Only once did I see James Baldwin live and in warm, brilliant person; it was 1984, a packed house at the University of California at Berkeley. I was twenty-seven, he was sixty, and we would never meet. None of us there that night, standing shoulder to shoulder, pushed to the edge of our seats, knew that this was our last embrace with him, that we would only have him walking among us for three more years. I remember the timbre of his voice. Steadfast. Smoky. Serene. His words fell on us like a good rain. A replenishing we badly needed. All of us standing, sitting, spread out before this wise, sharp-witted, all-seeing man.

I had
met
James Baldwin by way of his “Sweet Lorraine,” a seventeen-hundred-and-seventy-six-word loving manifesto to his friend and comrade, the playwright Lorraine Hansberry. Hansberry died from cancer at the age of thirty-four, soon after her great work,
A Raisin in the Sun
, yanked the apron and head rag off the institution of the American theater, Broadway, 1959. Baldwin's intimate remembrance became the introduction to the book of the same name, a book that, as a girl of fourteen, I was highly uncomfortable ever letting out of my sight. I was the Black girl dreaming of a writing life and Hansberry, the Black woman carving one out. Hansberry had given me two atomic oars to zephyr me further upstream:
I am a writer. I am going to write
. After her untimely death, I had a palpable need to still see and feel her in the world. Baldwin's lush remembrance brought her to me in powerful living dimension. His way of seeing her, of remembering what was important about her, helped her stay with me.

I had needed Hansberry to set my determination forward for my journey. And I needed Baldwin to teach me about the power of rain.

Baldwin wrote poetry throughout his life. He wrote with an engaged, layered, facile hand. The idea being explored first cinched, then stretched out, with just enough tension to bring the light in. His language: informal, inviting; his ideas from the four corners of the earth, beginning, always, with love:

No man can have a harlot

for a lover

nor stay in bed forever

with a lie
.

He must rise up

and face the morning sky

and himself, in the mirror

of his lover's eye
.

(“A Lover's Question”)

Baldwin's images carry their weight and we, the reader, carry their consequence. In one turn of phrase and line, something lies easy in repose; in the next, he is telling the Lord what to do; the words jump, fall in line, with great and marching verve:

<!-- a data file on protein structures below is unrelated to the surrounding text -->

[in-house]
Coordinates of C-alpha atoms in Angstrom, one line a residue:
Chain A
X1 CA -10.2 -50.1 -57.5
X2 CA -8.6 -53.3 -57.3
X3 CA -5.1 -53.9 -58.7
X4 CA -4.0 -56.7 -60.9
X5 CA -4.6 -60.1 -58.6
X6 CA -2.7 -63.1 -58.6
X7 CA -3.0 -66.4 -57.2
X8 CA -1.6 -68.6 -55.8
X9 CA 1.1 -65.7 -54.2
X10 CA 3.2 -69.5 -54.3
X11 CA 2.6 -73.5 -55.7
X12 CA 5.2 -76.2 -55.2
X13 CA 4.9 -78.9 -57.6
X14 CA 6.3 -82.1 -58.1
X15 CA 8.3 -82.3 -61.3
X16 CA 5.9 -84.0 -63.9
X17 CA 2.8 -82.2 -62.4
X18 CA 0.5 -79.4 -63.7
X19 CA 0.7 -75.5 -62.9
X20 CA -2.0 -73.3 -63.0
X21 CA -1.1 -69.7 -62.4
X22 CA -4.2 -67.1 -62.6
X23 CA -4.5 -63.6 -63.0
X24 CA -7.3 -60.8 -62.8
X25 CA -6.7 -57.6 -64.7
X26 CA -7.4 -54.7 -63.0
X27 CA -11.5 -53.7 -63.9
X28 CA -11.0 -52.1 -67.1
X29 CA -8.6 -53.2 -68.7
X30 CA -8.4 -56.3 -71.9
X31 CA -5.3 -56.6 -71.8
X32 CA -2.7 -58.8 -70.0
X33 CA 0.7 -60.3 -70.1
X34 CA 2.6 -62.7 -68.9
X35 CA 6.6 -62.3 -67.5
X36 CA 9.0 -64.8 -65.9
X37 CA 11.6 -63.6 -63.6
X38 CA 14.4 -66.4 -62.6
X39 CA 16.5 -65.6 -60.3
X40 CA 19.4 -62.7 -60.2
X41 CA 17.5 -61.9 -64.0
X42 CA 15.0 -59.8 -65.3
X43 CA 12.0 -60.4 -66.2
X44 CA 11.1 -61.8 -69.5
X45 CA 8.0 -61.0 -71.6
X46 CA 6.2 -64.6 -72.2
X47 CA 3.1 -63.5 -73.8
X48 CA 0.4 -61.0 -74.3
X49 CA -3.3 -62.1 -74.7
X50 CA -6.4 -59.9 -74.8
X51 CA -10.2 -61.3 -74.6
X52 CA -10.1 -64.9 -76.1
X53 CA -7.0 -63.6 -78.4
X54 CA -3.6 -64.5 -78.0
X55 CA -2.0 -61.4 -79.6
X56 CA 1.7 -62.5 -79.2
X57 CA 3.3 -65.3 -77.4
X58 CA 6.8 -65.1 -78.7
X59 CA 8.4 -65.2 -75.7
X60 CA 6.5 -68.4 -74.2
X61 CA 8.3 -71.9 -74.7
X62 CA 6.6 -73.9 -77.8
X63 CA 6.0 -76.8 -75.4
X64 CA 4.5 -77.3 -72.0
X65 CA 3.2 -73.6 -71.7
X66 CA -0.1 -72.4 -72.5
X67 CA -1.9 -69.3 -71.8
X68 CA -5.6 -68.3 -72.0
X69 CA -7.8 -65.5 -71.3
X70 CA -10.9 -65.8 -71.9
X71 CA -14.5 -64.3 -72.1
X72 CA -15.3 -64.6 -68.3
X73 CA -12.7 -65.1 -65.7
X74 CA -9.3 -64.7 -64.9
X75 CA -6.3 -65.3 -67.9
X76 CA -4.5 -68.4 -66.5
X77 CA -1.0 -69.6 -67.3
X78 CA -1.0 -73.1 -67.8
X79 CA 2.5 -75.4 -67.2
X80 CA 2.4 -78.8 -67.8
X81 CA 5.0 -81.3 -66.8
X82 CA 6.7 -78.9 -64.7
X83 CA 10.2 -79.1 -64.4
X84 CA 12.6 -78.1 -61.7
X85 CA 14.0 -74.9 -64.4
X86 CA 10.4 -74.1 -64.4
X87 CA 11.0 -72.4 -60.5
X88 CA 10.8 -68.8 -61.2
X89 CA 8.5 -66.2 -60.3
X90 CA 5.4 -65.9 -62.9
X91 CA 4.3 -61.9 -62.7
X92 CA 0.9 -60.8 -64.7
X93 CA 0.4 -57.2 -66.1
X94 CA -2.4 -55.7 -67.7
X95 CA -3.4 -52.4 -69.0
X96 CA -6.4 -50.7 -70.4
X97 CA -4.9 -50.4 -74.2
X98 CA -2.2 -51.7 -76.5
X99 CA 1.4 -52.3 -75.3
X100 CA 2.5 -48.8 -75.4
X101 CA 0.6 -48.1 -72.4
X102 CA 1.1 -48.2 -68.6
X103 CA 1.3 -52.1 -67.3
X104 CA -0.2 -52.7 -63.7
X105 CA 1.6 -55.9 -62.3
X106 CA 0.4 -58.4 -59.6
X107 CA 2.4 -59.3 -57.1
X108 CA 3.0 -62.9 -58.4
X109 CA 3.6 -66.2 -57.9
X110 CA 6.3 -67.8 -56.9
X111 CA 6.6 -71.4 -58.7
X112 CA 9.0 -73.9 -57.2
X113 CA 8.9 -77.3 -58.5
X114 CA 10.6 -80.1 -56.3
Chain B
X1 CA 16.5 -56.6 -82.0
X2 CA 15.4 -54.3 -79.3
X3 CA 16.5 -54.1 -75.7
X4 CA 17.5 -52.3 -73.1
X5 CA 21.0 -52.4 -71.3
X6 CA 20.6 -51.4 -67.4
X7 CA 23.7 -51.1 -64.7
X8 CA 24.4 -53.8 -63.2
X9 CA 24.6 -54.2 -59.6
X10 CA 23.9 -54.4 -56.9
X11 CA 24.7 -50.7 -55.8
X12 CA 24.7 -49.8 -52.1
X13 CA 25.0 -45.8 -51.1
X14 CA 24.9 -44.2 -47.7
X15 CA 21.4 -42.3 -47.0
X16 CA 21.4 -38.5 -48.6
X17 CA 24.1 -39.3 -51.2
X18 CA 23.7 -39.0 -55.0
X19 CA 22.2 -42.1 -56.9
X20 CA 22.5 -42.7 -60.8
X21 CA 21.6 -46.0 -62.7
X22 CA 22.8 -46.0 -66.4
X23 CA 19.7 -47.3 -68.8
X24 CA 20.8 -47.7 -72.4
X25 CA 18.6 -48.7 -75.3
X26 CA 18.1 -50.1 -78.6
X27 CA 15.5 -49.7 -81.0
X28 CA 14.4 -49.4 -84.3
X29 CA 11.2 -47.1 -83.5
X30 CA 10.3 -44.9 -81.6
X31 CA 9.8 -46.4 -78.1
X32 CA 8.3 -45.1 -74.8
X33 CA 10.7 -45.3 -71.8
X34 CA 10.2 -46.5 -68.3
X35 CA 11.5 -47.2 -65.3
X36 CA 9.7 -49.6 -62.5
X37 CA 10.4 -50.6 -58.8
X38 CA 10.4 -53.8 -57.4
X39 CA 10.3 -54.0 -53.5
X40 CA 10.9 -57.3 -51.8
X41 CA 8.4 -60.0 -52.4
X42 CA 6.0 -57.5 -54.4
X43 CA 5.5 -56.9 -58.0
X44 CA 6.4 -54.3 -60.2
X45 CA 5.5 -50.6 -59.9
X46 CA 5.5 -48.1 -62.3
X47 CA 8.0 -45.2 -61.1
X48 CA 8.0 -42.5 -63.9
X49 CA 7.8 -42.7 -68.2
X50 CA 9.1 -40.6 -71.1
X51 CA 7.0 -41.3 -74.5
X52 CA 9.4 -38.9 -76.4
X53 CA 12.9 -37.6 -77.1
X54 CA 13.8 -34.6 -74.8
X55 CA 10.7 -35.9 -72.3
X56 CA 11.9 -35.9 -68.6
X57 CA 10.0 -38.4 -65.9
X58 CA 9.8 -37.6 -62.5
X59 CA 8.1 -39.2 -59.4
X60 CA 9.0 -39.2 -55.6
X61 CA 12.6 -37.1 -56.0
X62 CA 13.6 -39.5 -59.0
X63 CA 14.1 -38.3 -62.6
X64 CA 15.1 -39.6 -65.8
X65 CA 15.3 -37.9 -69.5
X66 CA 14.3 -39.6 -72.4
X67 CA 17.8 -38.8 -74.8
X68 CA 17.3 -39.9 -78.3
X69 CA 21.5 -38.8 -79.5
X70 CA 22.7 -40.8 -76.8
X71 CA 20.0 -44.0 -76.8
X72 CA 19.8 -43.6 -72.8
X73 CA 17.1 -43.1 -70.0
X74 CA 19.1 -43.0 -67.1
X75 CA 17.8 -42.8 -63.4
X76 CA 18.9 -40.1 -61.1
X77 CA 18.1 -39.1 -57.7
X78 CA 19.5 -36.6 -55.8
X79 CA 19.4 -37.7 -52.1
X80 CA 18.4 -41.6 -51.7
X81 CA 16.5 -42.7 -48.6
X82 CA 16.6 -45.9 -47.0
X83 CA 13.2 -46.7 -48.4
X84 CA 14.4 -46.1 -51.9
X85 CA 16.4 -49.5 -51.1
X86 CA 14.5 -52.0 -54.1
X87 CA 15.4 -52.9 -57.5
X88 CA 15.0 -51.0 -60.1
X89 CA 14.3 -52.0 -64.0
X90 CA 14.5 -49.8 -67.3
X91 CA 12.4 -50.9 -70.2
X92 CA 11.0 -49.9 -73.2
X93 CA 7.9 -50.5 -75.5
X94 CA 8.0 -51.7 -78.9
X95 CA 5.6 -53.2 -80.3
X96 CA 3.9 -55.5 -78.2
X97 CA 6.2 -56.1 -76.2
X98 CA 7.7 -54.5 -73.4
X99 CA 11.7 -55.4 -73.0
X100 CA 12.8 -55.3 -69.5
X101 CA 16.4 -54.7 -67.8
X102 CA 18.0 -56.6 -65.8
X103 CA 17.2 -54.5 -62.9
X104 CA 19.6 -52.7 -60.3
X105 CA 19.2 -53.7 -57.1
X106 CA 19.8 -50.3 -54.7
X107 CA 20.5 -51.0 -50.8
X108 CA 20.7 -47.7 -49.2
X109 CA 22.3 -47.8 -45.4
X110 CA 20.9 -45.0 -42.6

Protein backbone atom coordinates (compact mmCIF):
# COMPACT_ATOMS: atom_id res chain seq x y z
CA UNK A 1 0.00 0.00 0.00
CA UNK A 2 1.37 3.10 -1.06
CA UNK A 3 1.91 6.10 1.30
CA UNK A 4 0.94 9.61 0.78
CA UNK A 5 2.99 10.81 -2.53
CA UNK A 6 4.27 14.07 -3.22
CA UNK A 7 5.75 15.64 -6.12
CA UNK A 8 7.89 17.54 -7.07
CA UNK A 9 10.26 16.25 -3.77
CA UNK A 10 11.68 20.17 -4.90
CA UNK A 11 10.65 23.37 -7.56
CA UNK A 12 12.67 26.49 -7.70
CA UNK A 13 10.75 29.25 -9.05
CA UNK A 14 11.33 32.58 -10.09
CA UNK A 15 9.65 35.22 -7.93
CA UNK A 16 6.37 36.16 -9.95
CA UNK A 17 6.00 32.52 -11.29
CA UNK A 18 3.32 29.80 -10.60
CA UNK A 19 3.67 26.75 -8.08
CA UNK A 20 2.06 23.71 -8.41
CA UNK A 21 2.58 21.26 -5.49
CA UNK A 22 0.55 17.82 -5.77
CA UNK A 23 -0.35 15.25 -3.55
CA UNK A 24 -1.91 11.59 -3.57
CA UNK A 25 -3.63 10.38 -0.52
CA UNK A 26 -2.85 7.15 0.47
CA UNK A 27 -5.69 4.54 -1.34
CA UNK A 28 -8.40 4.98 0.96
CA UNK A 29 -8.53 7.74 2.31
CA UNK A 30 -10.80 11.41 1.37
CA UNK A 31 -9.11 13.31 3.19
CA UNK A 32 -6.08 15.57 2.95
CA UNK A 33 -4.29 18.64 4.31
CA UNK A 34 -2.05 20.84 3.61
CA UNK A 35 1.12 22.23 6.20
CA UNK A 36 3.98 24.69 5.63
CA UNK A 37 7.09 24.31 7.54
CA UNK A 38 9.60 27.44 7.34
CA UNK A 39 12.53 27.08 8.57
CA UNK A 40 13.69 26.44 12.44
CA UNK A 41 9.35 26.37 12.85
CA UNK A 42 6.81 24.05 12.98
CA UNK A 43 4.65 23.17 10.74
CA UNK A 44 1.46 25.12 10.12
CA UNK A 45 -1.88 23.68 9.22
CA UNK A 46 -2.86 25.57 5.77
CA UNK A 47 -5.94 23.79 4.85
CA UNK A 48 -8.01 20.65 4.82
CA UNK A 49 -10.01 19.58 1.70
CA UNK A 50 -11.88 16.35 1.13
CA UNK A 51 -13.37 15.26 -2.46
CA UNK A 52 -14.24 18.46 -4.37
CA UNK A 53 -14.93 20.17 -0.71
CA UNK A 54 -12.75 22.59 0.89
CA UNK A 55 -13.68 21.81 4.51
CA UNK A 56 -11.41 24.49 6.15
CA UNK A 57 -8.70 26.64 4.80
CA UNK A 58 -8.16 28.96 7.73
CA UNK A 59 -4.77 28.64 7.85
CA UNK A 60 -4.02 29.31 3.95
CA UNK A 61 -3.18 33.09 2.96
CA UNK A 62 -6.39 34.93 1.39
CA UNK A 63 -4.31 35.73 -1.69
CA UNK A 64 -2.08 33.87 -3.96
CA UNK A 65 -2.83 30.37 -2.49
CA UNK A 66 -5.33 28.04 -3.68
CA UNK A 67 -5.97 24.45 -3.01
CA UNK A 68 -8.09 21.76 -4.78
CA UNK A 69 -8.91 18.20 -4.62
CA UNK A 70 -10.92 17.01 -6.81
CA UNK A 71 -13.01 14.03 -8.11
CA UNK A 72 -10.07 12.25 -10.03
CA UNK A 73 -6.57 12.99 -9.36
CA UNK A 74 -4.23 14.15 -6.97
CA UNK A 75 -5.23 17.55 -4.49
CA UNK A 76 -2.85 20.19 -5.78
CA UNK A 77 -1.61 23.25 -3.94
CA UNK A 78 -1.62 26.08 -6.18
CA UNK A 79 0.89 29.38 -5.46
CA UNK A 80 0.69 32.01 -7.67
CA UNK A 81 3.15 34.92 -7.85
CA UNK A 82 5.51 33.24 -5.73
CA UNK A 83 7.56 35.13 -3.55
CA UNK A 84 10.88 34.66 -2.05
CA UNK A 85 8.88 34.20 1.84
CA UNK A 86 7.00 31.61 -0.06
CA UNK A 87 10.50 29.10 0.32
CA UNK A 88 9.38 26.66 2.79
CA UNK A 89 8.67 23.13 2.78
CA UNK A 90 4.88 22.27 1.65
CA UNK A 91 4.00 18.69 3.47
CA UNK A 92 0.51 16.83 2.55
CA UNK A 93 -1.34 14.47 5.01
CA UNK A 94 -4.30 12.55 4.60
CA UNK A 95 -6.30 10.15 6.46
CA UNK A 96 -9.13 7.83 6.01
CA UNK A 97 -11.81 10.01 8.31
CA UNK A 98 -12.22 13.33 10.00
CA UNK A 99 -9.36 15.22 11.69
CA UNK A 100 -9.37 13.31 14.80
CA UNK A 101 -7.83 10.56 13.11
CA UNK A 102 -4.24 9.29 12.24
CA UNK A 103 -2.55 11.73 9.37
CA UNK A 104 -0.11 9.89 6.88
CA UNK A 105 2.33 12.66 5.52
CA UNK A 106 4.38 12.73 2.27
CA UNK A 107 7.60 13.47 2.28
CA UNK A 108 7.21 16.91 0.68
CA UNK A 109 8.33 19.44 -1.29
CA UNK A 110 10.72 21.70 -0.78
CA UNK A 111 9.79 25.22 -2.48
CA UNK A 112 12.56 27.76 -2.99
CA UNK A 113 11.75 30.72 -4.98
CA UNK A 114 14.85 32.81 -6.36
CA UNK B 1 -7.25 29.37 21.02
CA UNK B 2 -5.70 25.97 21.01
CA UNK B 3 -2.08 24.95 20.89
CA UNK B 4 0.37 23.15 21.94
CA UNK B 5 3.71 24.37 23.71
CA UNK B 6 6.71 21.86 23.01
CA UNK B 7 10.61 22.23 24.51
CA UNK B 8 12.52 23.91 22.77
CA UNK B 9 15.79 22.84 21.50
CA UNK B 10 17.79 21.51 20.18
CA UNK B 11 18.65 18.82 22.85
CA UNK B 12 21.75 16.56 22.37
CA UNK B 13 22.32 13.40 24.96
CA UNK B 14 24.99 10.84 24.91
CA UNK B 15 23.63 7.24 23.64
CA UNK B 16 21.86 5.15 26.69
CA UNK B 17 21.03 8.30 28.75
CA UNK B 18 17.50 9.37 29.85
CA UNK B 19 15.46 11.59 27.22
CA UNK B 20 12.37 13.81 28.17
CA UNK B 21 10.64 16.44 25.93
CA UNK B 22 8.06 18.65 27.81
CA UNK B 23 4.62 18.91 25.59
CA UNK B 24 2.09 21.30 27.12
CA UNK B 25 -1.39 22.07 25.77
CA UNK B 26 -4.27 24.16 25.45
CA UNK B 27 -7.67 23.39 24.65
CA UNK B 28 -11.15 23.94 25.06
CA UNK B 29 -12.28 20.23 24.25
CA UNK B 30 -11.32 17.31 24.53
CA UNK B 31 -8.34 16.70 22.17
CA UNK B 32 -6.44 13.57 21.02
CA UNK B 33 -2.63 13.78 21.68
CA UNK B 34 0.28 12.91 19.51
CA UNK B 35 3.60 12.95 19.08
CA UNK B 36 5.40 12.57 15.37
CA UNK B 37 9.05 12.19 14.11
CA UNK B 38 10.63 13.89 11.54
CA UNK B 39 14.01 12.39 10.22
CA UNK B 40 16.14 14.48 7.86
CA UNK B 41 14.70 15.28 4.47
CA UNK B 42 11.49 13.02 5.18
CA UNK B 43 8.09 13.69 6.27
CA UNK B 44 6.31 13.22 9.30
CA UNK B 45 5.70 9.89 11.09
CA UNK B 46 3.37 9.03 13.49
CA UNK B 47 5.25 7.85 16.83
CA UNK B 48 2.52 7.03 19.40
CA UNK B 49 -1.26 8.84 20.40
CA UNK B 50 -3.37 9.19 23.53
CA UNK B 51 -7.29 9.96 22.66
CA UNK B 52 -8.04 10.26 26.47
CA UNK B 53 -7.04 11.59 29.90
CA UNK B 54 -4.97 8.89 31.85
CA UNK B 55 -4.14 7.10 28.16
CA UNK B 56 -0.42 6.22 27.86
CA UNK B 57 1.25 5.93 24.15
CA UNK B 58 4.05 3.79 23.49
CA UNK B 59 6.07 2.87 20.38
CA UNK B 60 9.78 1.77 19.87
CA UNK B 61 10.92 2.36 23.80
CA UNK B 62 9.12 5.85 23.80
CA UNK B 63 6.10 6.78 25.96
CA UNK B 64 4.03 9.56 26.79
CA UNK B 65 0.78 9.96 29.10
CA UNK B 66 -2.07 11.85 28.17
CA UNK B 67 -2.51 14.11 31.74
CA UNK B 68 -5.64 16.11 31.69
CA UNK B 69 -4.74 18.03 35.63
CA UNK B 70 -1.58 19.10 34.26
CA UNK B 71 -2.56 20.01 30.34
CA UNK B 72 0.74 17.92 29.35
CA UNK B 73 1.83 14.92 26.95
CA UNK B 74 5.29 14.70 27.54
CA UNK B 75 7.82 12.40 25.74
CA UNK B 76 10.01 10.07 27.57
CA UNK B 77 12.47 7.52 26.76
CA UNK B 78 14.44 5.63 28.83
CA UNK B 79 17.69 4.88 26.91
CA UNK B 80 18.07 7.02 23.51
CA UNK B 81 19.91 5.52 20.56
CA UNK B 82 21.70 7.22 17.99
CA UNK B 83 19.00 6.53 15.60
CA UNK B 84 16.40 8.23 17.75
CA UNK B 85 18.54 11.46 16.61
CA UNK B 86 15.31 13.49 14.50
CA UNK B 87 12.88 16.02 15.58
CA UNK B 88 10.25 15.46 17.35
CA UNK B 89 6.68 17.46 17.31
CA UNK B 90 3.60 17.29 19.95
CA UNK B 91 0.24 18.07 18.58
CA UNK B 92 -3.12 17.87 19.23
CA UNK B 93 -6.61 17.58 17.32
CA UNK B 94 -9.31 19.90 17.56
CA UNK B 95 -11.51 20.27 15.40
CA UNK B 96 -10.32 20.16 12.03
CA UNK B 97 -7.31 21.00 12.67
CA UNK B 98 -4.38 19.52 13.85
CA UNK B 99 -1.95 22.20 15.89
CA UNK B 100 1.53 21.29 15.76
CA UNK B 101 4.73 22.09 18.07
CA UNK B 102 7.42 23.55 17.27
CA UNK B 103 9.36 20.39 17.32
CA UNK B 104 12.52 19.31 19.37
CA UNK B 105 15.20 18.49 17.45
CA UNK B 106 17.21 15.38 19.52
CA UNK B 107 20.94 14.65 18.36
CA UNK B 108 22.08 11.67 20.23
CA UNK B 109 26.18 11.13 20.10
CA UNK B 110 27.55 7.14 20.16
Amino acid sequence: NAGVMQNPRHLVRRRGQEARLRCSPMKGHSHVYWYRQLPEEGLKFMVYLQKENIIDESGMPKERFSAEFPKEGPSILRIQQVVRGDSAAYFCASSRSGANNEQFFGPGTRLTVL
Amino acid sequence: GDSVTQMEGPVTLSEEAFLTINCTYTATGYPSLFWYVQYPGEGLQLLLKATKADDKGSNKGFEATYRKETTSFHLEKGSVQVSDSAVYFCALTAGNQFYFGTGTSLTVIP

Lord
,

when you send the rain
,

think about it, please
,

a little?

Do

not get carried away

by the sound of falling water
,

the marvelous light

on the falling water
.

I

am beneath that water
.

It falls with great force

and the light

Blinds

me to the light
.

(“Untitled”)

Baldwin wrote as the words instructed, never allowing the critics of the Republic to tell him how or how not. They could listen in or they could ignore him, but he was never their boy, writing something they wanted to hear. He fastidiously handed that empty caricature of a Black writer back to them, tipping his hat, turning back to his sweet Harlem alley for more juice.

James Baldwin, as poet, was incessantly paying attention and always leaning into the din and hum around him, making his poems from his notes of what was found there, making his outlines, his annotations, doing his jotting down, writing from the mettle and marginalia of his life, giving commentary, scribbling, then dispatching out to the world what he knew and felt about that world. James Baldwin, as poet, was forever licking the tip of his pencil, preparing for more calculations, more inventory, moving, counting each letter being made inside the abacus of the poem. James Baldwin, as poet, never forgot what he had taught me in that seventeen-hundred-and-seventy-six-word essay—to remember where one came from. So many of the poems are dedicated back to someone who perhaps had gone the distance, perhaps had taught him about the rain: